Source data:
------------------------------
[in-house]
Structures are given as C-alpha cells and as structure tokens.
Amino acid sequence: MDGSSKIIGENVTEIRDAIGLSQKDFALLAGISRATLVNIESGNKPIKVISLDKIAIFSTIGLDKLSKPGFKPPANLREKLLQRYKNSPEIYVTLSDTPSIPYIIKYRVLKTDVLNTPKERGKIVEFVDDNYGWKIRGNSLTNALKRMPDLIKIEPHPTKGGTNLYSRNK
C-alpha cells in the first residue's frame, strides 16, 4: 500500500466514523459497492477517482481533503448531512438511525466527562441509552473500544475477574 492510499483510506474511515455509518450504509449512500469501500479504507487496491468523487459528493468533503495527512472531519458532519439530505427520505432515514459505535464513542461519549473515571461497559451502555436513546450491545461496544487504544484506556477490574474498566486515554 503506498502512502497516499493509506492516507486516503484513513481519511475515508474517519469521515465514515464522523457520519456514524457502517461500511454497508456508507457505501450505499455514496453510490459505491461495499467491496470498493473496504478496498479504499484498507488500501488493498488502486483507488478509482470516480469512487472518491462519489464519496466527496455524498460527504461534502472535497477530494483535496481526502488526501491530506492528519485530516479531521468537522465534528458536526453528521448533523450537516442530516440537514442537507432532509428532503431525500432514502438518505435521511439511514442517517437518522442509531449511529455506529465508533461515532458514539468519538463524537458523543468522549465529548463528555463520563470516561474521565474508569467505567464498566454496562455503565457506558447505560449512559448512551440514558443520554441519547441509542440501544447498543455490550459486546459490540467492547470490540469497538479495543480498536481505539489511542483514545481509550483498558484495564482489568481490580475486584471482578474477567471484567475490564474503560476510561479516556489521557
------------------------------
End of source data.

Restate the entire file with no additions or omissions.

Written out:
[in-house]
Structures are given as C-alpha cells and as structure tokens.
Amino acid sequence: MDGSSKIIGENVTEIRDAIGLSQKDFALLAGISRATLVNIESGNKPIKVISLDKIAIFSTIGLDKLSKPGFKPPANLREKLLQRYKNSPEIYVTLSDTPSIPYIIKYRVLKTDVLNTPKERGKIVEFVDDNYGWKIRGNSLTNALKRMPDLIKIEPHPTKGGTNLYSRNK
C-alpha cells in the first residue's frame, strides 16, 4: 500500500466514523459497492477517482481533503448531512438511525466527562441509552473500544475477574 492510499483510506474511515455509518450504509449512500469501500479504507487496491468523487459528493468533503495527512472531519458532519439530505427520505432515514459505535464513542461519549473515571461497559451502555436513546450491545461496544487504544484506556477490574474498566486515554 503506498502512502497516499493509506492516507486516503484513513481519511475515508474517519469521515465514515464522523457520519456514524457502517461500511454497508456508507457505501450505499455514496453510490459505491461495499467491496470498493473496504478496498479504499484498507488500501488493498488502486483507488478509482470516480469512487472518491462519489464519496466527496455524498460527504461534502472535497477530494483535496481526502488526501491530506492528519485530516479531521468537522465534528458536526453528521448533523450537516442530516440537514442537507432532509428532503431525500432514502438518505435521511439511514442517517437518522442509531449511529455506529465508533461515532458514539468519538463524537458523543468522549465529548463528555463520563470516561474521565474508569467505567464498566454496562455503565457506558447505560449512559448512551440514558443520554441519547441509542440501544447498543455490550459486546459490540467492547470490540469497538479495543480498536481505539489511542483514545481509550483498558484495564482489568481490580475486584471482578474477567471484567475490564474503560476510561479516556489521557